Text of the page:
Microsoft (MSFT) was once the king of the computing world. When the company released a new operating system its stock would typically flourish in the years following the launch. Times have changed, however, and it isn’t the 1990s anymore. A graph that put together by Thomas Reuters paints a troubling picture for the once-dominant software giant. A year after the release of Windows 3.0, Windows 95 and Windows 98, shares of Microsoft were up 45.4%, 27.9% and 79.5%, respectively. But then Bill Gates handed over leadership of the company to current CEO Steve Ballmer in January of 2000 and Microsoft hasn’t been the same since.
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Following the release of Windows 2000 the month after Gates’ departure, Microsoft’s stock plummeted an astonishing 40.8% year-over-year. The company’s stock continued to fall in the years following the launch of Windows XP, Windows 7 and most recently Windows 8. Surprisingly, shares of Microsoft were up 7.6% year-over-year from 2007 to 2008 after the widely panned release of Windows Vista.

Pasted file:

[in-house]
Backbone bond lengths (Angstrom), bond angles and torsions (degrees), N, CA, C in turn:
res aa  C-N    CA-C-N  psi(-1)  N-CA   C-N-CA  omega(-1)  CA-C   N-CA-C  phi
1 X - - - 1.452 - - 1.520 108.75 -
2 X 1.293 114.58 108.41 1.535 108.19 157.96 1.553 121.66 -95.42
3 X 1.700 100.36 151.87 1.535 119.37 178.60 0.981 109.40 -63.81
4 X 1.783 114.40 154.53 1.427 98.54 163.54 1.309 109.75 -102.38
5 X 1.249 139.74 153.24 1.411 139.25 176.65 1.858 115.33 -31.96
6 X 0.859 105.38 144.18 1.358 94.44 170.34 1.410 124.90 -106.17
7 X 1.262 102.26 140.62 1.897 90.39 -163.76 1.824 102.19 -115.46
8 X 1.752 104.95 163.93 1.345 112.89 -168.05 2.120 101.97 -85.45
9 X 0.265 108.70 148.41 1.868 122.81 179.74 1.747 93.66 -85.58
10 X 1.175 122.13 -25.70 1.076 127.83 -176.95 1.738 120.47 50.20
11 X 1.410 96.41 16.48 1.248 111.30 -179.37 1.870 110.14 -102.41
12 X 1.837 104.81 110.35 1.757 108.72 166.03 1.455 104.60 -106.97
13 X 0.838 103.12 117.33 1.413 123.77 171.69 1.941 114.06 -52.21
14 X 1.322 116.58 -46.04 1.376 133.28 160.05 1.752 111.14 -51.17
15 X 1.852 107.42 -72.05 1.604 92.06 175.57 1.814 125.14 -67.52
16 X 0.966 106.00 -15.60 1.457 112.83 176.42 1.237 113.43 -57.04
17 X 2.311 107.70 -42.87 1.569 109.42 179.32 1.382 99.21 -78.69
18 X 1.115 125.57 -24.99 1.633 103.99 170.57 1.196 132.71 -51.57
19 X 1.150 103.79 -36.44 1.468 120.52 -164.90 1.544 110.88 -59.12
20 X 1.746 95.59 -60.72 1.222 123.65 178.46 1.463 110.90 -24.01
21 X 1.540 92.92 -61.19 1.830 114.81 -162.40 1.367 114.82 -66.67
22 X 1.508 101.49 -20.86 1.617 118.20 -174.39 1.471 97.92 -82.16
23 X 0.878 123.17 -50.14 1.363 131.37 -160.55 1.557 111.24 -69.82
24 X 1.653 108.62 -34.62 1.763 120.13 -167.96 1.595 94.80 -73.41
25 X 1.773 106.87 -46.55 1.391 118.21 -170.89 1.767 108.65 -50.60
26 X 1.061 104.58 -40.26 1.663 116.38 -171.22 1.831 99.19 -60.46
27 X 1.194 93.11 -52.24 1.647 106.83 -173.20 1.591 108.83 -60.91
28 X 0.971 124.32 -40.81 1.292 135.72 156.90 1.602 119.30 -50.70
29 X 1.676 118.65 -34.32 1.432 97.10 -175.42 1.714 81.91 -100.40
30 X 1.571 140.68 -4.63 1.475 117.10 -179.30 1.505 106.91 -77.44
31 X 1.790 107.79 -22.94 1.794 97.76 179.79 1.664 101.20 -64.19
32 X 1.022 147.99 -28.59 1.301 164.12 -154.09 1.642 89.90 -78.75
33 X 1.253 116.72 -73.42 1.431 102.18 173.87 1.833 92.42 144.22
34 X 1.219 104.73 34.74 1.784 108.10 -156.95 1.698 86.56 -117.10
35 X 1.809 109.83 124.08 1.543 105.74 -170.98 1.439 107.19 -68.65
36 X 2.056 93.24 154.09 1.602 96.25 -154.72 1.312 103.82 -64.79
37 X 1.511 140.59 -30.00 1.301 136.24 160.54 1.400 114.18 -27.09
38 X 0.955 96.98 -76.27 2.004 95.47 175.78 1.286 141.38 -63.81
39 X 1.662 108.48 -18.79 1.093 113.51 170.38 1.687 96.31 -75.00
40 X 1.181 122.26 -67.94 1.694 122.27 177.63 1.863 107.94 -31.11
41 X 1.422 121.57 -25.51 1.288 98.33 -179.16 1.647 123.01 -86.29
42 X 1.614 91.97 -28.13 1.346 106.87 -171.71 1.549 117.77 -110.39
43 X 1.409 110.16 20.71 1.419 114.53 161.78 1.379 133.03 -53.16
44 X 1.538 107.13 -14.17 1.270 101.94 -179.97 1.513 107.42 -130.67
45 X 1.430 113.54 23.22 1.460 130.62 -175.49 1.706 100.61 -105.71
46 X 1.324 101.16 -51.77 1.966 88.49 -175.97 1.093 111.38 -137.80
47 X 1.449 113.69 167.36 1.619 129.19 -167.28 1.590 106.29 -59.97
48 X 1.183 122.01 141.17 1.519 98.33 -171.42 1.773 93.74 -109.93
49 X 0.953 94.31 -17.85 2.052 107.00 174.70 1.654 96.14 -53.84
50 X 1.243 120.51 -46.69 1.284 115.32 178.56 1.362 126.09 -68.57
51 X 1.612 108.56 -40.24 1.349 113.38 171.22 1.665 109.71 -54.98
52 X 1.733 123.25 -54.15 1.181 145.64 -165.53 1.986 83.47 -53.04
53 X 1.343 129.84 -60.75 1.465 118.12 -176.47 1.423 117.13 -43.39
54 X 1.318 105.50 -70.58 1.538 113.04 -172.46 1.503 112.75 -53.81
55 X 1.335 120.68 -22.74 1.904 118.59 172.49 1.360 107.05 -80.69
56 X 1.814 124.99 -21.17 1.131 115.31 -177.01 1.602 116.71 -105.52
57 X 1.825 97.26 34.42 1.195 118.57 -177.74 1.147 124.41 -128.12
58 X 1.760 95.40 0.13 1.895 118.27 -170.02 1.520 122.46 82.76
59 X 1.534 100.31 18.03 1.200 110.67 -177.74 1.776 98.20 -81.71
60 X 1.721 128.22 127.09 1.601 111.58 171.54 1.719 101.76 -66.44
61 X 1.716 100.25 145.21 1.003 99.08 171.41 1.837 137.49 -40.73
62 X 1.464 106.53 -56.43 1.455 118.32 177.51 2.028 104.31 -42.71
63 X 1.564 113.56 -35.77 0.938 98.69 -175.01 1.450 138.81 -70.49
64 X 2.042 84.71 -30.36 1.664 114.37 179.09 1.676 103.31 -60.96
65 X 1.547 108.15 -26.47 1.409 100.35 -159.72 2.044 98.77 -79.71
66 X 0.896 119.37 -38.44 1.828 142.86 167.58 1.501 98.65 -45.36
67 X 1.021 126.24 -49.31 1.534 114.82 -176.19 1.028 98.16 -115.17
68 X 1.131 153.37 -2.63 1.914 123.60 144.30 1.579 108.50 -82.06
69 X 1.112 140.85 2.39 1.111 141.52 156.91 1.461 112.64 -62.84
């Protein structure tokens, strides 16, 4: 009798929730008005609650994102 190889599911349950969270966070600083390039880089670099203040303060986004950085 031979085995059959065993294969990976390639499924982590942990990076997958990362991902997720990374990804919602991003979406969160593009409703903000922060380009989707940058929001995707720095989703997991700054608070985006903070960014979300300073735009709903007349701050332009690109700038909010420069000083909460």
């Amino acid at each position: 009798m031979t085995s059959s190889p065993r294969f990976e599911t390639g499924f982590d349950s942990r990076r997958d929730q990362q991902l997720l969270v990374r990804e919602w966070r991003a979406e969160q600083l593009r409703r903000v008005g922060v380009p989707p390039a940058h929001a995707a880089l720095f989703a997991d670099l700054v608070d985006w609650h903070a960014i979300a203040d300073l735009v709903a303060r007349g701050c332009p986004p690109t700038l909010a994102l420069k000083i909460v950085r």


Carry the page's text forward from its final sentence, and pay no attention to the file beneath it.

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If it wants to continue to survive in a post-PC world, Microsoft must obviously find a way to reverse this trend.
This article was originally published on BGR.com
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